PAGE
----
Passport with a Purpose
Photos courtesy of Jason Harper.
Some people can’t leave well enough alone.
El Dorado Hills resident Jason Harper is a pastor and director of community outreach at Capital Christian Center. He also heads a nonprofit called Be Change, which encourages runners to “run for a reason.” A bit of a runner himself, he made news in 2006 by running 100 miles for the students of Oak Ridge Elementary in Sacramento’s impoverished Oak Park neighborhood. He also leads Character Combine, an annual free confab for area high school coaches and athletes that stresses leadership by example. He’s a dad to two kids; a husband; he’s 39; he and inertia do not get along.
Three years ago, a 12-year-old in his CCC youth group, Eduardo, had an abscessed tooth. When Harper learned the boy had never seen a dentist, he took him to one. For most folks, that good deed alone would’ve been enough. But this is Jason Harper. Afterward, they stopped to get something to eat. “So we went to Taco Bell, and he said he’d never been to Taco Bell.” Never seen a dentist? Never been to Taco Bell? “Then we found out he’d never been outside Oak Park.” And thus began the headwaters of Harper’s latest idea, “I Never…”
It’s tough to see the future if you’ve never been outside your neighborhood. Harper identified others like Eduardo at Oak Ridge, and soon he and his staff were creating an itinerary: first-time experiences the kids could be introduced to on a short road trip. It was printed up in a small booklet entitled “Passport to Purpose,” which you didn’t just get. Any 4th, 5th or 6th grader at Oak Ridge could qualify, but they had to earn it. “We had three things we worked with them on: attitude, academics and attendance. They had to show net gains in all of those areas.” And remember, Harper’s into running. So the kids had to run. “If they completed a fall and spring training program – including a 5K – then they were in.“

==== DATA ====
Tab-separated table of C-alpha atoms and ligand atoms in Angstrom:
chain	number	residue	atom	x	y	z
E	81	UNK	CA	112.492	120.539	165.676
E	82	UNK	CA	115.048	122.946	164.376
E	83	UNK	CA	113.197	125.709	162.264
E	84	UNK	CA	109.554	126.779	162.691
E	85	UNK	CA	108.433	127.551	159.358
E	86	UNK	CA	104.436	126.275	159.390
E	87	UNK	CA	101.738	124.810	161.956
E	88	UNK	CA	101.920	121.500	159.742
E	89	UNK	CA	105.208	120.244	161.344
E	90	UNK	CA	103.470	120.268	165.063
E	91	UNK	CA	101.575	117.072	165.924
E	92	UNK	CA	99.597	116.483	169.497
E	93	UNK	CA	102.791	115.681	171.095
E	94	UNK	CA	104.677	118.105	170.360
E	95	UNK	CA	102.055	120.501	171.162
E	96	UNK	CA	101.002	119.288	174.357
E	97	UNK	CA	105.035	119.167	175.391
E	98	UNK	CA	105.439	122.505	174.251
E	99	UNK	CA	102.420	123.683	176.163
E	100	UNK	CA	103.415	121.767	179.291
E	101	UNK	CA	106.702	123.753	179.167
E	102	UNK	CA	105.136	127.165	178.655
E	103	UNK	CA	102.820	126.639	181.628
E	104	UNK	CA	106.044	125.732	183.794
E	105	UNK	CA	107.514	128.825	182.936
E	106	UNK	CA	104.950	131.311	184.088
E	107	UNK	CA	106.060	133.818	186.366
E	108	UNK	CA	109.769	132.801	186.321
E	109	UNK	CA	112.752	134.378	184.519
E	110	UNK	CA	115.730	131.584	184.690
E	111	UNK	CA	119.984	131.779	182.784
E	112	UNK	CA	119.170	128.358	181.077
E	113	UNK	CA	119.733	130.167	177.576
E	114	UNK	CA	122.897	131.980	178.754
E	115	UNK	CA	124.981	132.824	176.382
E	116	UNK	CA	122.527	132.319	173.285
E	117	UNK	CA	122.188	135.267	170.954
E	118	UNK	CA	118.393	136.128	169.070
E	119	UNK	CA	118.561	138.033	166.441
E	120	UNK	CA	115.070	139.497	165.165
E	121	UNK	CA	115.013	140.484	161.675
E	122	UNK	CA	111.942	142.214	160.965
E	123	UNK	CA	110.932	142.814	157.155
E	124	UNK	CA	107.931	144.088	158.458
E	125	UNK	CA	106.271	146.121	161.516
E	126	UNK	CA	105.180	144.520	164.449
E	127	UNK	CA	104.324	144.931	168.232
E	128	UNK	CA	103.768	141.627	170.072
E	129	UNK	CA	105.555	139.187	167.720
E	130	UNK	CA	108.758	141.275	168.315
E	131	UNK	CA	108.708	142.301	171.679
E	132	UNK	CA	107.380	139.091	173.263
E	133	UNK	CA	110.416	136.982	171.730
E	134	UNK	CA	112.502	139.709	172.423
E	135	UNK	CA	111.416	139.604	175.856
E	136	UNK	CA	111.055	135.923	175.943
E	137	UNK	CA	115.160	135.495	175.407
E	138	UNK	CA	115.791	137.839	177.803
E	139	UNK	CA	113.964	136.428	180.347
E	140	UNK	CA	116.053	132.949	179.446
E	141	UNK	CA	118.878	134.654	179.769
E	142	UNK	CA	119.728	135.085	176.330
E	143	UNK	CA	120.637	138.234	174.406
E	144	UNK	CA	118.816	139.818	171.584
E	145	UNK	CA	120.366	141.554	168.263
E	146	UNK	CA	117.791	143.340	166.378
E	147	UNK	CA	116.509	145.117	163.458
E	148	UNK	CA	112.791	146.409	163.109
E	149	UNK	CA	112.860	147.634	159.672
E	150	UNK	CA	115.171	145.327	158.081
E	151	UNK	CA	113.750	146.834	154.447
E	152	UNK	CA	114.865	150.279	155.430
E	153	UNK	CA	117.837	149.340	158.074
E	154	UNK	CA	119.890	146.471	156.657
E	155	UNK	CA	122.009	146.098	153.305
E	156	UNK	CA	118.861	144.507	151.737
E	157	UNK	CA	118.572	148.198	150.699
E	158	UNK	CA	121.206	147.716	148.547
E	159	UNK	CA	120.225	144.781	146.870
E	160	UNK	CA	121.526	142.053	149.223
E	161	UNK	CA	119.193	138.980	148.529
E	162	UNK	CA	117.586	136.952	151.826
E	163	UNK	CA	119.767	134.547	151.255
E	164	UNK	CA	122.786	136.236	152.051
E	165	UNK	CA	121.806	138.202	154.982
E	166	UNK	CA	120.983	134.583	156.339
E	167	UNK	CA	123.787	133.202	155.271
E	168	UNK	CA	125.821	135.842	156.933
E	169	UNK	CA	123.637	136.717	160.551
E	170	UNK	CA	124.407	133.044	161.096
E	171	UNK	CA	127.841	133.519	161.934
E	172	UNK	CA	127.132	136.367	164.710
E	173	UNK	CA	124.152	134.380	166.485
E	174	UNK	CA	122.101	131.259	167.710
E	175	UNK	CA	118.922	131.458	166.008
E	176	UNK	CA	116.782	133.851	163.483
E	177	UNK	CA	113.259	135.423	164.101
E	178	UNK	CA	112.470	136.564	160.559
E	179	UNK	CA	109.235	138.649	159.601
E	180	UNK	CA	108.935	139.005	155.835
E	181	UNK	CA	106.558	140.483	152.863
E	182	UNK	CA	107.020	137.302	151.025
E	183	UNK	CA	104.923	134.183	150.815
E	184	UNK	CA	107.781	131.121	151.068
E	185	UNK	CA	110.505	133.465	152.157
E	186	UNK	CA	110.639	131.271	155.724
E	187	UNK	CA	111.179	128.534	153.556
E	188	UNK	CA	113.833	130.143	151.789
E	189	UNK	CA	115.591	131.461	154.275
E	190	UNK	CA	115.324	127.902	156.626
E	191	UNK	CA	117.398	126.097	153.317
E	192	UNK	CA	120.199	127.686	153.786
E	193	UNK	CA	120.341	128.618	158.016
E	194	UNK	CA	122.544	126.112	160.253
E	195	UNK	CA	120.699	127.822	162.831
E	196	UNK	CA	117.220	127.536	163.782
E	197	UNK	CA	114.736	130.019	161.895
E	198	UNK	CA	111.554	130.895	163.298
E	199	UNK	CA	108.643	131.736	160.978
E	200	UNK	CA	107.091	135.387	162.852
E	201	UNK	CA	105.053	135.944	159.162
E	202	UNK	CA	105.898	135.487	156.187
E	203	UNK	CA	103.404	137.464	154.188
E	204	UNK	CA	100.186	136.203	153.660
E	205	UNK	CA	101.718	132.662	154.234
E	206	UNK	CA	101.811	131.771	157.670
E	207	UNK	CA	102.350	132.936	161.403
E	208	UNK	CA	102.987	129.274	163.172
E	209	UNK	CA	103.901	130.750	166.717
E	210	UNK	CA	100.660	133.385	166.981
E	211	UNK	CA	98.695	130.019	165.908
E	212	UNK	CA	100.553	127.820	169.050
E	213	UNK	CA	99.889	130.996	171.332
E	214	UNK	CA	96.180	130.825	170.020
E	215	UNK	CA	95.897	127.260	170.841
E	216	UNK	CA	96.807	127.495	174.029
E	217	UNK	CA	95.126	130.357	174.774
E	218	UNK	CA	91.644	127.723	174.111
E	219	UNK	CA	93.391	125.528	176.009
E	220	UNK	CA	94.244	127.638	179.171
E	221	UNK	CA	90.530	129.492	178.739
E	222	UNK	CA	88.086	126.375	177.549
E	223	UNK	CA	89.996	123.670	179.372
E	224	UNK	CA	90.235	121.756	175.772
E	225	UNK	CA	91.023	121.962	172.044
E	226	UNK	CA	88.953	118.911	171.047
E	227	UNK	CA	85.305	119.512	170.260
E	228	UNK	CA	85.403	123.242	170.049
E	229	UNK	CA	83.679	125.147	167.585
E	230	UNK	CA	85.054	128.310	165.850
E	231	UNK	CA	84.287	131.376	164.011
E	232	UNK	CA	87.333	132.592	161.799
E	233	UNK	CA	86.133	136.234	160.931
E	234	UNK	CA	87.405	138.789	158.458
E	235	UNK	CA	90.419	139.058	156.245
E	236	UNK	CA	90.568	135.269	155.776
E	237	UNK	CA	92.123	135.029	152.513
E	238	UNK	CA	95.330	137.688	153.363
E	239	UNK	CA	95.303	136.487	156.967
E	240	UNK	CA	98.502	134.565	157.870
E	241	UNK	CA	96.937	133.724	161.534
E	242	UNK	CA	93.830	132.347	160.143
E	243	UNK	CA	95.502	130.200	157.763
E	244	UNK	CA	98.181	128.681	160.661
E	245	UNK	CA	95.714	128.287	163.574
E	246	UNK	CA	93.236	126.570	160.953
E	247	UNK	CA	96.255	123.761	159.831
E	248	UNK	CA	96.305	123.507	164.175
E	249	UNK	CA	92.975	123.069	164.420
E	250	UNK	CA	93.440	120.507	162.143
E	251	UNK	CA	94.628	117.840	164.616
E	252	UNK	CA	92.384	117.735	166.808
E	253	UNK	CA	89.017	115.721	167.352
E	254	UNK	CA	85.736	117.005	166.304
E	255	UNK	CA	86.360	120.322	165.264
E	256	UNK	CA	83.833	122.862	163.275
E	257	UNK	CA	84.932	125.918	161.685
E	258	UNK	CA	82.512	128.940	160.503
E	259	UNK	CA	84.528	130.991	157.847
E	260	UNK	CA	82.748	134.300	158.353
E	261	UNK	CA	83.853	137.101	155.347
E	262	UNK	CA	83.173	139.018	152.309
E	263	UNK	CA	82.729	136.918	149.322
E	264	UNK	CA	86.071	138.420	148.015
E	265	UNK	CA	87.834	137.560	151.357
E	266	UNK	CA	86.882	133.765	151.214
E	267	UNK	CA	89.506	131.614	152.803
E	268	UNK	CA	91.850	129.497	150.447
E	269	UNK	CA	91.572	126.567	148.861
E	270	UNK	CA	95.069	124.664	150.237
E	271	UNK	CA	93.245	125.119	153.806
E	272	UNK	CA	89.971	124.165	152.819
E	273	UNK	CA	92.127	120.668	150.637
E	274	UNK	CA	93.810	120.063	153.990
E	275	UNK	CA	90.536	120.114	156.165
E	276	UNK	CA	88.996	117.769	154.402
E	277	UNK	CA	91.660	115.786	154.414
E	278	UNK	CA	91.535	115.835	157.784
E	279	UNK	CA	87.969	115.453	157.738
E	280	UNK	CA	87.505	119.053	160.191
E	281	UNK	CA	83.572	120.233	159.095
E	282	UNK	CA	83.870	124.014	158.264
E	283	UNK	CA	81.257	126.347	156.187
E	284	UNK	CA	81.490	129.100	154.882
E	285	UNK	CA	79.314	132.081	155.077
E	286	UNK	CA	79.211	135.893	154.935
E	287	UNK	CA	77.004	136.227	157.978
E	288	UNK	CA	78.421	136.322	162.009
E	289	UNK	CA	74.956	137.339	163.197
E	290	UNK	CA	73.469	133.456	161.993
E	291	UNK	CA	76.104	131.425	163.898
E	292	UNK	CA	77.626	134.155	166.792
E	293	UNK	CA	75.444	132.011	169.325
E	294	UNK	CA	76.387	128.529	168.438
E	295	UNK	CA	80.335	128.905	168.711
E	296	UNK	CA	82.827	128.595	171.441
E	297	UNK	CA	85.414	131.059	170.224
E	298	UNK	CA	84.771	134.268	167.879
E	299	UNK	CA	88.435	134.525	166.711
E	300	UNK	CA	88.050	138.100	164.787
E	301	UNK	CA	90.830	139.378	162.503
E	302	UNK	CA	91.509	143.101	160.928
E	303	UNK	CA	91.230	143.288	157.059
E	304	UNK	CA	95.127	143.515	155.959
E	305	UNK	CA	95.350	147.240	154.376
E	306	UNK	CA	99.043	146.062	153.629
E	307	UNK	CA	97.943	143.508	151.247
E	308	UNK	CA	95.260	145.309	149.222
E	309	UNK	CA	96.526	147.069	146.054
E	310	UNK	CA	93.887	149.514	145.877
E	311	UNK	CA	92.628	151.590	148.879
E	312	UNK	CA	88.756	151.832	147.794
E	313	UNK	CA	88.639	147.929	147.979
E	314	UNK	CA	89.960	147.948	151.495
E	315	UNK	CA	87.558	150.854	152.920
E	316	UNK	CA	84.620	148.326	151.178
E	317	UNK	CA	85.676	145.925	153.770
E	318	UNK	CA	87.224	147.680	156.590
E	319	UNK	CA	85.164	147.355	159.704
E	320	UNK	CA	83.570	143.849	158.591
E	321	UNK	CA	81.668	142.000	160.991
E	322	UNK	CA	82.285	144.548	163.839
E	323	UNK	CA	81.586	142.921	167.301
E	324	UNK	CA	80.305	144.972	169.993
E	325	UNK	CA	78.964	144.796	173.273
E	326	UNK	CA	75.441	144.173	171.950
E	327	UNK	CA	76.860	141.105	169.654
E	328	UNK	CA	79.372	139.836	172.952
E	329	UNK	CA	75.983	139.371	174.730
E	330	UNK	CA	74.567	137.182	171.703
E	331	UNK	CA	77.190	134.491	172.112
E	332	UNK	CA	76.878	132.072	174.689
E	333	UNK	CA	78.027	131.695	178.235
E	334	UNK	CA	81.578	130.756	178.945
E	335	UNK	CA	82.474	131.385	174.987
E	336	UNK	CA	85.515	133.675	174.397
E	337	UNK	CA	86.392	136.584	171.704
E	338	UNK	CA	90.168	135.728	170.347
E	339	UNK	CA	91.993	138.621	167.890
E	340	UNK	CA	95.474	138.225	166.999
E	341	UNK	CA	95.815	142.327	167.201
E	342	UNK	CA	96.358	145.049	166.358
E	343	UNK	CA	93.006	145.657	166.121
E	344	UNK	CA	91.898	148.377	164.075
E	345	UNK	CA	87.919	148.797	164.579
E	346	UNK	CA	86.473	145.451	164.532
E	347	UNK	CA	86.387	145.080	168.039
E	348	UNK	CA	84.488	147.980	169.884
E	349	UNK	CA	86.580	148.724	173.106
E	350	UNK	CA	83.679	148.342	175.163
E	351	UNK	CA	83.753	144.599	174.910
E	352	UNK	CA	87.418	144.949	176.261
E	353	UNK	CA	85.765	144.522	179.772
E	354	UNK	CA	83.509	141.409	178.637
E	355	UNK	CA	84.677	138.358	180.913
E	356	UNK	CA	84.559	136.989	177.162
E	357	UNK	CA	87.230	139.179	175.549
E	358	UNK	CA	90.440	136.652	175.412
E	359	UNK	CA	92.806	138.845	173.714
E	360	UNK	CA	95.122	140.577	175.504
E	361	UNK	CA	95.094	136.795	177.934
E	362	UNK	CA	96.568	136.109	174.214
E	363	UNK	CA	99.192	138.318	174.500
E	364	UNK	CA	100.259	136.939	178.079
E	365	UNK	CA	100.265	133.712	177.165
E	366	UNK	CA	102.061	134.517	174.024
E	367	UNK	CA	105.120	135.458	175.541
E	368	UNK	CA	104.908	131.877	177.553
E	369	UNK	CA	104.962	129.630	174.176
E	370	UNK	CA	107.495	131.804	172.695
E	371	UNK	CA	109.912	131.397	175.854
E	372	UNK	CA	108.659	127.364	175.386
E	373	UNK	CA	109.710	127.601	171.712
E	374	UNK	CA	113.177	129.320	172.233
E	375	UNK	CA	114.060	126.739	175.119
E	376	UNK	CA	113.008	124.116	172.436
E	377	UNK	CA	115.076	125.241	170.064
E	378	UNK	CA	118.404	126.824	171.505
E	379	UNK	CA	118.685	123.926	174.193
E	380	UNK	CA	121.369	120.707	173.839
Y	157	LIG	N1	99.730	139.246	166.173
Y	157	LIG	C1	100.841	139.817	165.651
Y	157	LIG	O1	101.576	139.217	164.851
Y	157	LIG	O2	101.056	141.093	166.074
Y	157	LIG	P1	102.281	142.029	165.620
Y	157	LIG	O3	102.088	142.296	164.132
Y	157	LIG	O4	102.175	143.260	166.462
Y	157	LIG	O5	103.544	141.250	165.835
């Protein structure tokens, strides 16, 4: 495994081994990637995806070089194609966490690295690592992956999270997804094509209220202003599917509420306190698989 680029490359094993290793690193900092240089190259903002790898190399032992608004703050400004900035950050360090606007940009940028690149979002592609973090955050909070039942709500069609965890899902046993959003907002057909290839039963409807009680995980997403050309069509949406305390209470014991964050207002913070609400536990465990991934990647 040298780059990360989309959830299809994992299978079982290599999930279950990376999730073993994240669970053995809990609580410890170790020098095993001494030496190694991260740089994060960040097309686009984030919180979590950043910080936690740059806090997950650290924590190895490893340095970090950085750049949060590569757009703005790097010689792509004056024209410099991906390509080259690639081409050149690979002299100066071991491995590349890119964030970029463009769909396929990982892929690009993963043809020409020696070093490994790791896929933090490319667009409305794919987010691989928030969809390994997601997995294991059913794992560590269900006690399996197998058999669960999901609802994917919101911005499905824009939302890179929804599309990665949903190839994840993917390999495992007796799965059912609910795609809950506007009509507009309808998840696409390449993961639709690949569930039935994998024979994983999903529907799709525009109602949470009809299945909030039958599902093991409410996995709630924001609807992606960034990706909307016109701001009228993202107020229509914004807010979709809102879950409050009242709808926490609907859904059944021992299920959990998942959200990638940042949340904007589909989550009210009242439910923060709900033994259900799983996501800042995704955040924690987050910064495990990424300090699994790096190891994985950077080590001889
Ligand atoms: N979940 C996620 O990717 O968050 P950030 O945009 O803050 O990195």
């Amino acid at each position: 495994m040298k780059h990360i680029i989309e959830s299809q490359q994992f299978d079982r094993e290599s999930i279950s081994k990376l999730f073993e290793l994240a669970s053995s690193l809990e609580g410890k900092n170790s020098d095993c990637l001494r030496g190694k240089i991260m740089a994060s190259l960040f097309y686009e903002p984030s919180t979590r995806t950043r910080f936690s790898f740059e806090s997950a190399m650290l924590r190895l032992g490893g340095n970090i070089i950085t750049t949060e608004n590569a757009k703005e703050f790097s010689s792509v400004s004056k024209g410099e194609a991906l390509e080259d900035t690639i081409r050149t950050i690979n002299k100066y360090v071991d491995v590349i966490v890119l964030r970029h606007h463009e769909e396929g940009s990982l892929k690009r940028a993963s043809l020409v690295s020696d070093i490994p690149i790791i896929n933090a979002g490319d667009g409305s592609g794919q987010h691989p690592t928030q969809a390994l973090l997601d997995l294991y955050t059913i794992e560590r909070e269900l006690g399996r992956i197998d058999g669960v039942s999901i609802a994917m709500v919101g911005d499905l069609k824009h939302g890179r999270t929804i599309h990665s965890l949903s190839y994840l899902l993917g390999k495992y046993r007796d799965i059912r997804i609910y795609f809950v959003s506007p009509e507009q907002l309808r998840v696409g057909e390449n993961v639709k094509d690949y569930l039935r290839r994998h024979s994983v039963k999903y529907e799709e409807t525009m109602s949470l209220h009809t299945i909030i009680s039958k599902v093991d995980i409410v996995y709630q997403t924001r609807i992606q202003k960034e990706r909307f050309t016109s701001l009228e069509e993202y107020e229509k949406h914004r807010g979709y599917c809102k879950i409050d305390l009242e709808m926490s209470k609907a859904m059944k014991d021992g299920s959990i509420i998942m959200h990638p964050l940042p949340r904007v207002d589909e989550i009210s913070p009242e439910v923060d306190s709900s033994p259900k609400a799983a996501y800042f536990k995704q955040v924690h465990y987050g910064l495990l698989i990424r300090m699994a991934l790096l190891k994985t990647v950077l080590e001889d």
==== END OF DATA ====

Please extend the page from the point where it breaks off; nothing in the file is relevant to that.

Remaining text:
That first trip had 24 kids and a convoy of SUVs. Pulling out of Oak Park, they were instructed to open their passports and put a stamp next to, “Never been out of my neighborhood.” Later, at the Oregon border, they put a stamp next to, “Never left California.” A hotel stay that night. Stamp.
Next day, they hit the coast. “We walked them up to the crest of a sand dune and when the kids saw the Pacific stretched out before them…?” Harper pauses. “They’d never seen the ocean…they just took off towards the beach. It was incredible.” Another stamp. Then, they headed further north to Nike’s world headquarters near Portland. “Never owned a new pair of shoes?” Stamp.
The last box in the passport was, “I never thought college was a possibility,” and the last stop was the University of Oregon. They received a complete tour, but had to hold off on that stamp until they returned to Oak Park. Then we asked them to stamp that box, but only if they now believed college was a real possibility.” Stamps all around.
Last year’s “I Never…” trip was to Los Angeles, culminating with a visit to USC. This year’s will finish at UCLA. The itinerary changes some year to year, but the goal doesn’t: get these kids thinking beyond their neighborhood and about their future.
“I Never…” is catching on at other struggling schools, following Jason‘s template but also customizing to the particular school or neighborhood. “Vision is contagious,” he says. “But if it’s not exactly what we’re doing at Oak Ridge, I don’t care. Just do something.” All it takes is a few people who aren’t willing to leave well enough alone.
For more information about Jason Harper, visit bechange.cc.
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